reCAP :: The Avett Brothers :: 2017.05.12
If every night could see The Avett Brothers playing a show at The Cap, surely the world would be a better place.
Friday, May 12th, was The Avett's second show of a 3 night run at The Cap. And with the chance to spread out 15 years and 9 albums worth of material over the course of 3 nights, there was no way to really predict what their set would be.
They opened with the loose and upbeat "The Fall," from their 2006 album "Four Thieves Gone: The Robbinsville Sessions." The first cover of the night was Merle Haggard's "Mama Tried," which felt appropriate just coming off of the one year anniversary of his death (and just a few days before Mother's Day, too).
An early set highlight was "Laundry Room" followed by "I Killed Sally's Lover." These two songs are indicative of what The Avetts do best. "Laundry Room" is emotional, picking up energy and intensity as it goes. "I Killed Sally's Lover" is light-hearted and almost comical, performed with such speed and energy that no one could stand still.
This led to Scott, Seth, and bassist Bob Crawford taking to the front of the stage alone for two acoustic songs. While The Avett Brothers have been performing for a while as a full band (Joe Kwon on cello, Tania Elizabeth on violin, Mike Marsh on drums, and Paul Defiglia on keys) it's always nice to see them hark back to their roots as a trio. With Scott on banjo and Seth on acoustic guitar and vocals, they played the new song "C-Sections and a Railway Trestle," a deeply personal, and rather quirky, song about the birth of Seth's son.
The Avett Brothers also covered Dock Boggs' "Country Blues," which was one of the best songs of the night. They slowed the song down and fleshed it out, making it a gritty, slow burn that culminated in an intense banjo/fiddle duet.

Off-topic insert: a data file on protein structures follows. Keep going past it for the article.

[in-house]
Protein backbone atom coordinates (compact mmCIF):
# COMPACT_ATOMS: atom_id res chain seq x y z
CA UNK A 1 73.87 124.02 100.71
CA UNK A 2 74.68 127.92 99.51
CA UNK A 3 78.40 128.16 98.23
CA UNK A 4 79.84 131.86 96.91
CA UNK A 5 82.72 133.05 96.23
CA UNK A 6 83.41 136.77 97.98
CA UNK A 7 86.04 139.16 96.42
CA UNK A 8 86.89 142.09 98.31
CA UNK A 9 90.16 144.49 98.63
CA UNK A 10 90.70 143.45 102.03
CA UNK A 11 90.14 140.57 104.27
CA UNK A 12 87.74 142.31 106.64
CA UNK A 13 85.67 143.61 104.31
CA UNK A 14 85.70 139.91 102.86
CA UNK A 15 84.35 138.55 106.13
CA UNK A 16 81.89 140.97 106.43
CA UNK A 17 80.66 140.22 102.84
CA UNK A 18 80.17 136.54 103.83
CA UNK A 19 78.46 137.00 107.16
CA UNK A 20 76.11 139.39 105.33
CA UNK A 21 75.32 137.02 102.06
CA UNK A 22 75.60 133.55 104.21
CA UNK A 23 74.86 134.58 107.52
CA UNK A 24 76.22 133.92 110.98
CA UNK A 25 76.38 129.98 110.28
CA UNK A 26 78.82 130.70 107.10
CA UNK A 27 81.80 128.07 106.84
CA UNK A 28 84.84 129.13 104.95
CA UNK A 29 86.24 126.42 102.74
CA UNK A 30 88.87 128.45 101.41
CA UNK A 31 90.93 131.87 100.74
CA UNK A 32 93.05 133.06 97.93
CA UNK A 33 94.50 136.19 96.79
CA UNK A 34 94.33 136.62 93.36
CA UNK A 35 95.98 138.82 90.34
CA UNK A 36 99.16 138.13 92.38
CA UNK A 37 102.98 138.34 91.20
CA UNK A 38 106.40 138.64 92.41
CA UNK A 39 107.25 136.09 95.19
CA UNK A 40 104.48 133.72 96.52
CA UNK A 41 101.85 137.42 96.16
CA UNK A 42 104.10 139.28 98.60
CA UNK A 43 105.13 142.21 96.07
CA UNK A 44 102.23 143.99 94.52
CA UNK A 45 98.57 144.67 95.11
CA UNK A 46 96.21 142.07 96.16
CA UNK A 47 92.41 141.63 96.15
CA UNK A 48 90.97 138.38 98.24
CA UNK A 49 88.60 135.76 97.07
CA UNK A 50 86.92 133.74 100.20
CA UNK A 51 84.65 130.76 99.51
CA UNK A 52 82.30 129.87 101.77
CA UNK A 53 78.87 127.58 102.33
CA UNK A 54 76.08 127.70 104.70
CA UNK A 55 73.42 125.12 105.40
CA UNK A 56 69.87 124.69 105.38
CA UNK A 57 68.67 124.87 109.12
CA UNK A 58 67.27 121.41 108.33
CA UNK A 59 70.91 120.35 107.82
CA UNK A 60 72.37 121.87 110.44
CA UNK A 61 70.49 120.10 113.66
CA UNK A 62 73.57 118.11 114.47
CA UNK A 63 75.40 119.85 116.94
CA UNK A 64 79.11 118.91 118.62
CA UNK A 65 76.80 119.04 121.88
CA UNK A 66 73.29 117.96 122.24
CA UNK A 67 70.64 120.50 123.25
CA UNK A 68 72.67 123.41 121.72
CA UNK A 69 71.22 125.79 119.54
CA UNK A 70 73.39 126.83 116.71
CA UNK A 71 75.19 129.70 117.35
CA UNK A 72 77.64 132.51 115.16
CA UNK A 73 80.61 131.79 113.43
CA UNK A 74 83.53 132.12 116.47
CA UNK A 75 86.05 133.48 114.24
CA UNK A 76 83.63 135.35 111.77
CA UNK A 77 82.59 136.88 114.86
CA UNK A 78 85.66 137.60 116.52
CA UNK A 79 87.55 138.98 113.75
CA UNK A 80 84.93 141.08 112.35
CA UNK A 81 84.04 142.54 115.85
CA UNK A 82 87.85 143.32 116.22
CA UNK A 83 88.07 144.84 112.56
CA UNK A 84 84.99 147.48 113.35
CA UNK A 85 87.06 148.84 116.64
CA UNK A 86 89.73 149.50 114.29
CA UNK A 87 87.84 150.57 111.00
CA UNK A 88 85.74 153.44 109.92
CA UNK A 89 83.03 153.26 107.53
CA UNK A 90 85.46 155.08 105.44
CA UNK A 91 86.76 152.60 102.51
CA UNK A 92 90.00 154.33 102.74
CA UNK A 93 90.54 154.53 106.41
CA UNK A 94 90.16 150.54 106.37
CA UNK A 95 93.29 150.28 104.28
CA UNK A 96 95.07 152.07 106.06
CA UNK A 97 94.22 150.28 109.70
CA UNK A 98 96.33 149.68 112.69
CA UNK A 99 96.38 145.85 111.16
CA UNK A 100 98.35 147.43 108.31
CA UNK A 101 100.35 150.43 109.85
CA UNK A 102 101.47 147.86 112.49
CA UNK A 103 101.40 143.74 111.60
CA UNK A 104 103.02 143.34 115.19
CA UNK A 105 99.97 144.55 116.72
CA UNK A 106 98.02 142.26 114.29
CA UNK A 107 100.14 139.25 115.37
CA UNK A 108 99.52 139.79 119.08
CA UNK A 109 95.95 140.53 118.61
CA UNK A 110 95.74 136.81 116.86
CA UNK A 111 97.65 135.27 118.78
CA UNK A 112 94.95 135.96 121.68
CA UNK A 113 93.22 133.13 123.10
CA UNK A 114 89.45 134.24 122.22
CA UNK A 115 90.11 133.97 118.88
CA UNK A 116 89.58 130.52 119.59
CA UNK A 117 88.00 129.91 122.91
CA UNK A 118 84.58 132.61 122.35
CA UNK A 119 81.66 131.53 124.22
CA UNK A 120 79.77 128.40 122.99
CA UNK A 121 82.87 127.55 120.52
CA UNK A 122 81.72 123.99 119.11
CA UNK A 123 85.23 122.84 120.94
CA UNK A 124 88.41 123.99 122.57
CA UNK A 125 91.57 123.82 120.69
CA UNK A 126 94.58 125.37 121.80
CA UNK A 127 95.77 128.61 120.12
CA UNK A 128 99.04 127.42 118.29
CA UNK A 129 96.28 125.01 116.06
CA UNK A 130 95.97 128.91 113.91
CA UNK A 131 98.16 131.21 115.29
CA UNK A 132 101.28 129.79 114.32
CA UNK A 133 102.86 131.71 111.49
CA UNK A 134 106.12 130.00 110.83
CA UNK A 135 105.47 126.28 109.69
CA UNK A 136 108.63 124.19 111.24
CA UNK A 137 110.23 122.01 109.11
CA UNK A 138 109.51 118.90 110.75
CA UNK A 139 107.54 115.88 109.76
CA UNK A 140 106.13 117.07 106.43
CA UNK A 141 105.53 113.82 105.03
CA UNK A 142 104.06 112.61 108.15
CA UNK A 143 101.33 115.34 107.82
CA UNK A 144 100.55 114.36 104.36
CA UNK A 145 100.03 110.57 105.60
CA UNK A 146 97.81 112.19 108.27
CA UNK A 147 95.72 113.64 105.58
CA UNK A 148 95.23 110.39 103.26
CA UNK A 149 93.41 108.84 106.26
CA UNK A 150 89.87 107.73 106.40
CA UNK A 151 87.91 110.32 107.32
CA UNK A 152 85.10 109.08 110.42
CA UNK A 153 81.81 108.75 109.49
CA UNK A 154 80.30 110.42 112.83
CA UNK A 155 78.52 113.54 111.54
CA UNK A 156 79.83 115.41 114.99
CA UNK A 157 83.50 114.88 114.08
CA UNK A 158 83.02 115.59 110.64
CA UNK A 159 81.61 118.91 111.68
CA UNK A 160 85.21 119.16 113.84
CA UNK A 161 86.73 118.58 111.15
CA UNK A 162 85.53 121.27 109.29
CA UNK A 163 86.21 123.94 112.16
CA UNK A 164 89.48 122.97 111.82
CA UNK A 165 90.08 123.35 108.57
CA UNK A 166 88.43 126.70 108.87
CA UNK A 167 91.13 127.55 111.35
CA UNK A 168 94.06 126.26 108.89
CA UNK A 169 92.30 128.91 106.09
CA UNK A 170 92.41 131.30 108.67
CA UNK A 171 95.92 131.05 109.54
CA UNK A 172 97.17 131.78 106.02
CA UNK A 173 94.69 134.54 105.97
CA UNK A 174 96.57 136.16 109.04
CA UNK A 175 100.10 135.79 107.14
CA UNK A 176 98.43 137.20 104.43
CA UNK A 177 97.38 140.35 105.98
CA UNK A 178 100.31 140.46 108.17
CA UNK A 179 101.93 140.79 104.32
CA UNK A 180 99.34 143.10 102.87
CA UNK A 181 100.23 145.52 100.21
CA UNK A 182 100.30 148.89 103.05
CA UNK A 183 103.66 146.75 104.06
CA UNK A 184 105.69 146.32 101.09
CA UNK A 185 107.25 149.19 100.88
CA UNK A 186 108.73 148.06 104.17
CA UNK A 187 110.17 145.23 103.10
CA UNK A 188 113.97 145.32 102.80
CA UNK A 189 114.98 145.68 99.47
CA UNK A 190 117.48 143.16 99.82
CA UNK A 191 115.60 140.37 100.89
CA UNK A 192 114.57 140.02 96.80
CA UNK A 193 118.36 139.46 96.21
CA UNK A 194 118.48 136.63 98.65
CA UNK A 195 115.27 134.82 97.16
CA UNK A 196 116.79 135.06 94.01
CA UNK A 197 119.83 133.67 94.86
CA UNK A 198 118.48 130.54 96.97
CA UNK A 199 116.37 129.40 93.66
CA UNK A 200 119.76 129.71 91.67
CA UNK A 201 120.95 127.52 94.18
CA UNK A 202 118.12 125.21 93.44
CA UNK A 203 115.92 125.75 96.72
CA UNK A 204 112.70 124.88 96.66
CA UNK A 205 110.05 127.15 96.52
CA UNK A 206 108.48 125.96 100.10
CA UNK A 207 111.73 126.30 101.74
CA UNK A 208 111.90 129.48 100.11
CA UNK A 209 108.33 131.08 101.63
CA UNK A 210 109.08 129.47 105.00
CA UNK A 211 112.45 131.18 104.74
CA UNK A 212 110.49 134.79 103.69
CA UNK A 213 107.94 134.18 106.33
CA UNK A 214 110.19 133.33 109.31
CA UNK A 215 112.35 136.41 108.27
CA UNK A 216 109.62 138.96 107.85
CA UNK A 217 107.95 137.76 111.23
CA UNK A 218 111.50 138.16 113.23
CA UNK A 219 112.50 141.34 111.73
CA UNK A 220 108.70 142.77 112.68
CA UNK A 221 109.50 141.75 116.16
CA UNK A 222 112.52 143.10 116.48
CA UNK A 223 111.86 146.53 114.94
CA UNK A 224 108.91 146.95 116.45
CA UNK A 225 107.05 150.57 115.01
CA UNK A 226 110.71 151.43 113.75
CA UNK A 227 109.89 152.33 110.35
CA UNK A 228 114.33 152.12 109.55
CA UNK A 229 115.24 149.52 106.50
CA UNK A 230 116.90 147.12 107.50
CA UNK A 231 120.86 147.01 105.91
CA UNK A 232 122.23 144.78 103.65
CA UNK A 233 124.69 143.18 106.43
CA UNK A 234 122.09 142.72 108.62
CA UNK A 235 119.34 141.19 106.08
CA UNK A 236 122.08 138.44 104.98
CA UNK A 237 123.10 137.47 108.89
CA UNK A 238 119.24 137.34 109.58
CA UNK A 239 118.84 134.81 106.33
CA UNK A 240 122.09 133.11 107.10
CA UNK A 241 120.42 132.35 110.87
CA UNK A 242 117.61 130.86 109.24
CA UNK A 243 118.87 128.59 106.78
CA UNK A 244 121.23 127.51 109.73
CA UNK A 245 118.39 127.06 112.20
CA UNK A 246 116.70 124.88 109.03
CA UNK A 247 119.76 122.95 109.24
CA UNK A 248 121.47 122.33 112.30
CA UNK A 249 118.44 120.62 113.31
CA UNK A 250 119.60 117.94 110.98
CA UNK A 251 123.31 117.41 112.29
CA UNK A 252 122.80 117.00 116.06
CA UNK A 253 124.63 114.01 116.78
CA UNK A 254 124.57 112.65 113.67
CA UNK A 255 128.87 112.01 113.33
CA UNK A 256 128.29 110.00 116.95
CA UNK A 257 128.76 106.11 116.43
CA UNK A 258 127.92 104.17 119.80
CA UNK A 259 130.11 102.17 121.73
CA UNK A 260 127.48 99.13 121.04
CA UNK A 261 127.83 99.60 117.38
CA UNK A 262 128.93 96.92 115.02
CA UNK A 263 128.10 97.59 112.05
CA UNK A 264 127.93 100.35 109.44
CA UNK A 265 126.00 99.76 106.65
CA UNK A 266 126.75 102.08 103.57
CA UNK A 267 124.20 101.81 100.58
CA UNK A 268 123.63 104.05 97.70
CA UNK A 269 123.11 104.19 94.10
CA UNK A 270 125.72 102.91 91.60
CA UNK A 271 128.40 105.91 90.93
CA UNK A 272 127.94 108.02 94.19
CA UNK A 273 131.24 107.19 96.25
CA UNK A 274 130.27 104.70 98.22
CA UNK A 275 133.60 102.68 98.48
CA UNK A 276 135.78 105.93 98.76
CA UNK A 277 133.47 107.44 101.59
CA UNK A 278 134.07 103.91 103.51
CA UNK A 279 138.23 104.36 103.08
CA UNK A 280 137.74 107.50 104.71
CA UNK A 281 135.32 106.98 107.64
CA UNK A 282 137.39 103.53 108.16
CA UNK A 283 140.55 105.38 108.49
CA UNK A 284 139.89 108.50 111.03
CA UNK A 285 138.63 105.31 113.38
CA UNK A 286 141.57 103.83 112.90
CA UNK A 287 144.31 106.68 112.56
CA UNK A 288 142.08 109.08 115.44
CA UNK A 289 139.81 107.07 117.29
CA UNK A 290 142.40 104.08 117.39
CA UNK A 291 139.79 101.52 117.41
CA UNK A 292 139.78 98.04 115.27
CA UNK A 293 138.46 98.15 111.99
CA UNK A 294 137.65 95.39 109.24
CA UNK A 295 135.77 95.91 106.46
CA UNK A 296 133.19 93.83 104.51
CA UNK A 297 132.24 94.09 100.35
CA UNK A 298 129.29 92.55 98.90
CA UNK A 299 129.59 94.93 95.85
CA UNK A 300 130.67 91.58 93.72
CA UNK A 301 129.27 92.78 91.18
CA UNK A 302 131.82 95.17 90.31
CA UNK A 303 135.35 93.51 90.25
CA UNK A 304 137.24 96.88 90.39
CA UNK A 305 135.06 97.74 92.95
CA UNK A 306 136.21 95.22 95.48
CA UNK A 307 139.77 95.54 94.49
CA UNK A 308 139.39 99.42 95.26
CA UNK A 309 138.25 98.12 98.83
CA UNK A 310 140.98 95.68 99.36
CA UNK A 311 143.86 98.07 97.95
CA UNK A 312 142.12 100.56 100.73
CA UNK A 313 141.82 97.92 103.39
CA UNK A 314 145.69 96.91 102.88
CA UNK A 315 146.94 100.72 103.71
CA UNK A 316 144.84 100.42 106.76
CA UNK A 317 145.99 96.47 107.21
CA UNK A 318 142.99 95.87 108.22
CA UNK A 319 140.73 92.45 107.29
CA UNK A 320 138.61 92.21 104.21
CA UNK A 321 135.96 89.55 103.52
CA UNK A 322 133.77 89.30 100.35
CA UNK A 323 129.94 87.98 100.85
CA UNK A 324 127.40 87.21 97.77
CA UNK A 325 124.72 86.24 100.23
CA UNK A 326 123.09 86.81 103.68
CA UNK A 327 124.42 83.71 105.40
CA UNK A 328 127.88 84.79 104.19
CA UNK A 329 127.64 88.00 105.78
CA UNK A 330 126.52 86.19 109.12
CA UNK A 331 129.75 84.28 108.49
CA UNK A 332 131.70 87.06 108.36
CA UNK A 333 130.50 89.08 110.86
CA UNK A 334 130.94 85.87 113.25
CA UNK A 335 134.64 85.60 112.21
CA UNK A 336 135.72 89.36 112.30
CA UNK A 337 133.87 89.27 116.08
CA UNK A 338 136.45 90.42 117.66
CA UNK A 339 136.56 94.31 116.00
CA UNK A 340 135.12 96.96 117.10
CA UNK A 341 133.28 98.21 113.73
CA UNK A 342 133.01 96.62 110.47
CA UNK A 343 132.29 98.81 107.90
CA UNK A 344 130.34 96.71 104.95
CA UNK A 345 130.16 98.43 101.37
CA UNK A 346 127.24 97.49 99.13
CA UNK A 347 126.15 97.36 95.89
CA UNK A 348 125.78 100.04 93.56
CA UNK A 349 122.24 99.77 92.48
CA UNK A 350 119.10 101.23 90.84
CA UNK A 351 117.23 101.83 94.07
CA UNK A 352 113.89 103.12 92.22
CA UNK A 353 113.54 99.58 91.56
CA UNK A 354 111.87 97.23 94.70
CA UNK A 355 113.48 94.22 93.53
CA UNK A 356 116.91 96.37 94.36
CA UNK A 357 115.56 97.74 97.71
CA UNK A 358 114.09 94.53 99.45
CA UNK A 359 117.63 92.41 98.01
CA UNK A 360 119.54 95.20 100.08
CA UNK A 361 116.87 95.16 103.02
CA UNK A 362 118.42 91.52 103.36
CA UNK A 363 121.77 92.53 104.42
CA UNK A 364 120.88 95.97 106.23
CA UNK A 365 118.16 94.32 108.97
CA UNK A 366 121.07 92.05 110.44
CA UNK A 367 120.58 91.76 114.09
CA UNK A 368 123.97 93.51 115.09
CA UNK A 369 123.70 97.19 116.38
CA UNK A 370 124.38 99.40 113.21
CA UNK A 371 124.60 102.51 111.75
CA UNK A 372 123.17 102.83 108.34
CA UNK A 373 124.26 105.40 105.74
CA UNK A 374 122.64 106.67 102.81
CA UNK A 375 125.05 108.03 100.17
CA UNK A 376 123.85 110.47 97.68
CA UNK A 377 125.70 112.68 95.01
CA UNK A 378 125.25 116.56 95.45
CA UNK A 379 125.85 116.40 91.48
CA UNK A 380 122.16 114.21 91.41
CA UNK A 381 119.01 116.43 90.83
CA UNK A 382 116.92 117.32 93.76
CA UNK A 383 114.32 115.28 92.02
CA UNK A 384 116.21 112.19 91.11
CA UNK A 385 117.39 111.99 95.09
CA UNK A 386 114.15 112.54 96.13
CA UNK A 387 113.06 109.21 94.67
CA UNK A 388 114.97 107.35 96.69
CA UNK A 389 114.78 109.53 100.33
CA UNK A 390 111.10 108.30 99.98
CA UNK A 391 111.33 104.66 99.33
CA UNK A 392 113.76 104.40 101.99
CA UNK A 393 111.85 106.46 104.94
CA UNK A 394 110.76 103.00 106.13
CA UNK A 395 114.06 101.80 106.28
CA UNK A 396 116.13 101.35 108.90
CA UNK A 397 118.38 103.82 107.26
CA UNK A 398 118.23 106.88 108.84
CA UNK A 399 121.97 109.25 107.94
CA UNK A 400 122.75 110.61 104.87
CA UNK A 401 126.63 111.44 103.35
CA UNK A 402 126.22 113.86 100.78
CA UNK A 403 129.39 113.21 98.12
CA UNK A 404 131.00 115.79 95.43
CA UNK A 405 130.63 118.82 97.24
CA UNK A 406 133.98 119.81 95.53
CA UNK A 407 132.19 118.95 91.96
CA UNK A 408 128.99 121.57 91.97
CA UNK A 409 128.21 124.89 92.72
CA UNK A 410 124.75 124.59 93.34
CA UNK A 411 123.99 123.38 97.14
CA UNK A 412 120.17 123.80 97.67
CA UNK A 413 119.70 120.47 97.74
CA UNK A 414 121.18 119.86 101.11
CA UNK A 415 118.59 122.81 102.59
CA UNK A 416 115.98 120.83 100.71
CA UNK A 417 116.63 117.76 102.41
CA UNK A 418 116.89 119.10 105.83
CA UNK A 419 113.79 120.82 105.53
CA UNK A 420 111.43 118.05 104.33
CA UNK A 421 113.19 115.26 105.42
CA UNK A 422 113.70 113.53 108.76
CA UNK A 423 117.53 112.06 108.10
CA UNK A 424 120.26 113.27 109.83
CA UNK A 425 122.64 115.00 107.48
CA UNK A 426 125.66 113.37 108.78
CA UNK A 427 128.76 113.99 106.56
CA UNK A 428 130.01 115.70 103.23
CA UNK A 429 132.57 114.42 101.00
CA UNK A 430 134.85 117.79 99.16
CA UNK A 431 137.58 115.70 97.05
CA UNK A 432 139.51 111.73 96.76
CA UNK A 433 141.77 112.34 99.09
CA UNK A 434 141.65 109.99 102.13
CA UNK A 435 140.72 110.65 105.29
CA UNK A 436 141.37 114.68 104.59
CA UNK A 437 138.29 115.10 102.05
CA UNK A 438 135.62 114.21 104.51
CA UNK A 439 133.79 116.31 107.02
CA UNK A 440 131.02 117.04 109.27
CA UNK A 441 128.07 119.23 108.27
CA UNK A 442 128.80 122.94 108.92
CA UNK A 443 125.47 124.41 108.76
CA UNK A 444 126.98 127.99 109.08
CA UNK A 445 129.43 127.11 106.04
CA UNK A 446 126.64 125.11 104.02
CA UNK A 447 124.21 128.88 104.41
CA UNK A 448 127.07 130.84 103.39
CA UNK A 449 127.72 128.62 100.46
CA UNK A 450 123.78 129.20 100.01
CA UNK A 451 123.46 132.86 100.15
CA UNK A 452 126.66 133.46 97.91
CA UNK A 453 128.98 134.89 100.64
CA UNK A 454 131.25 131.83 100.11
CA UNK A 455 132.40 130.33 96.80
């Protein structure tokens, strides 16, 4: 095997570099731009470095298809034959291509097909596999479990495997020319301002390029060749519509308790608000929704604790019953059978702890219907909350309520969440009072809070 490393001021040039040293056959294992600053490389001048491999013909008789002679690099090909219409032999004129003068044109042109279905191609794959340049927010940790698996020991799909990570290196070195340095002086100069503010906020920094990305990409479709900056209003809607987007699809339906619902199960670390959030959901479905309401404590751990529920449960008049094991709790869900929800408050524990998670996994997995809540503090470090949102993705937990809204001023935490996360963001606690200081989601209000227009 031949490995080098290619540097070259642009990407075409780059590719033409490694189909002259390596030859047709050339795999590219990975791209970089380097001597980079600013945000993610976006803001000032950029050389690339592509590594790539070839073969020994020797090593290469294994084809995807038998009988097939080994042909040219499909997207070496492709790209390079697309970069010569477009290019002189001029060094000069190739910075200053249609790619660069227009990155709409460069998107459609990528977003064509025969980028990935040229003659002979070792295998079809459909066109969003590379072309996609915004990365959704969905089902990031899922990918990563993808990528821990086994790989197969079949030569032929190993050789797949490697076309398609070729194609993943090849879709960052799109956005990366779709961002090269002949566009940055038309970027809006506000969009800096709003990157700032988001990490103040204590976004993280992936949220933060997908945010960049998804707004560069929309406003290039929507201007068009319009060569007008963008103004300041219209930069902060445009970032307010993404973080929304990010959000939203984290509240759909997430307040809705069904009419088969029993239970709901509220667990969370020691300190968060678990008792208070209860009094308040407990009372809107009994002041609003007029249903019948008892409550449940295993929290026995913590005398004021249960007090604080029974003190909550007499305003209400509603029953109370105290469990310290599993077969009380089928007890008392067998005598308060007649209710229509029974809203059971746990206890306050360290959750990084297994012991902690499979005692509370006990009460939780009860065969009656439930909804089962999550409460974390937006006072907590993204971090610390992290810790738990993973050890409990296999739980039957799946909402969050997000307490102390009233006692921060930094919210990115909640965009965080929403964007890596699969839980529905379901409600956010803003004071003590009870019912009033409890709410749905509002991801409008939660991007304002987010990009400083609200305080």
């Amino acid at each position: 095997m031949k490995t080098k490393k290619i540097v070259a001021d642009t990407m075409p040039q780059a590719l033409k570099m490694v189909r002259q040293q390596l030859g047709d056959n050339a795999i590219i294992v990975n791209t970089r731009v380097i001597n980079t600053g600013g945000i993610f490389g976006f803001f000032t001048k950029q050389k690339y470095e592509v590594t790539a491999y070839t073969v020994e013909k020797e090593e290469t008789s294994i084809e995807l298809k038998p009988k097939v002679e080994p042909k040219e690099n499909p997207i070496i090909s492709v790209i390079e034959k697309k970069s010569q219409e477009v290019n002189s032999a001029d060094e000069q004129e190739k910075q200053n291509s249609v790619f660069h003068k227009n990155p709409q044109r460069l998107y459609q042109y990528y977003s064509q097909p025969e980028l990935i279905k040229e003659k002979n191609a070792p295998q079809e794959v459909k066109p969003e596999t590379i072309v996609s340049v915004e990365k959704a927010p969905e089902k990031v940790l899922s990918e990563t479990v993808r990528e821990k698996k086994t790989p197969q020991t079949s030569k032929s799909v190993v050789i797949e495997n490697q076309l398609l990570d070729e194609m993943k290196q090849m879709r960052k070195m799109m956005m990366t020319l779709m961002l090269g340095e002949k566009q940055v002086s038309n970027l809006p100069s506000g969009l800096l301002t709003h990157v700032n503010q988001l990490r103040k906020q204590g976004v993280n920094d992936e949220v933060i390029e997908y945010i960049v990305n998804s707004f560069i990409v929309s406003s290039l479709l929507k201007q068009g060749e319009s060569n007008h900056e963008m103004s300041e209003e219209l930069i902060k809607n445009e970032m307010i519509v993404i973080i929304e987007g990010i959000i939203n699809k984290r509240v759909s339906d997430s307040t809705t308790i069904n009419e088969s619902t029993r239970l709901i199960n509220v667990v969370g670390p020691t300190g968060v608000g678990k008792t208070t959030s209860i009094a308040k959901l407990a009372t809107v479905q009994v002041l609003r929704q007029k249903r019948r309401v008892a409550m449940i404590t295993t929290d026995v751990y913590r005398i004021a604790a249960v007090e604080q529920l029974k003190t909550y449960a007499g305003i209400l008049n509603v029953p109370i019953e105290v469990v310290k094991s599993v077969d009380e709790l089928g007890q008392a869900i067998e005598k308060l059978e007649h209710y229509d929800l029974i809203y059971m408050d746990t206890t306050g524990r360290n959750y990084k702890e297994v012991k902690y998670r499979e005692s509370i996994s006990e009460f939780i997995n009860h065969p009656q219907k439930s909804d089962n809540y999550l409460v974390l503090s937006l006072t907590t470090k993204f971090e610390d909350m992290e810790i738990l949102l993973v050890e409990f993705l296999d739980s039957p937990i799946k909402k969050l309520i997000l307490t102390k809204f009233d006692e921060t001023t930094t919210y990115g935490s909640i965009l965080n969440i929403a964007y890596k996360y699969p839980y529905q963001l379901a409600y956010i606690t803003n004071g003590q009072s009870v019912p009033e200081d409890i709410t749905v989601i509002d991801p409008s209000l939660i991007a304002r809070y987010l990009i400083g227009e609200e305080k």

"Ain't No Man," the lead single from their latest album "True Sadness," looked to be just as much fun for the band to play as it was for the crowd to experience. The instrumentals consisted only of bass, drums, and keys, with Seth, Scott, Joe, and Tania ditching their instruments for tambourines and foot-stomps.
They even broke out "Pretty Girl from the Airport," all the way back from their 2004 album
"Mignonette." The audible gasps in the crowd were a testament to just how rarely played the song is. The second to last song of the set was the always fun "Slight Figure of Speech," which highlighted Seth's electric guitar and featured a drum solo from Mike Marsh.
Chairs were set up in a straight line in the front of the stage for the four song encore, which consisted entirely of acoustic instruments and covers of traditional folk songs. The set-up made it feel like we were all crowded around their living room, singing along. The Avett Brothers always vary their performances- but they consistently make you feel like family, no matter what they're doing.The Capitol Theatre Photo Gallery Photos By: Marc Millman [gallery ids="|"]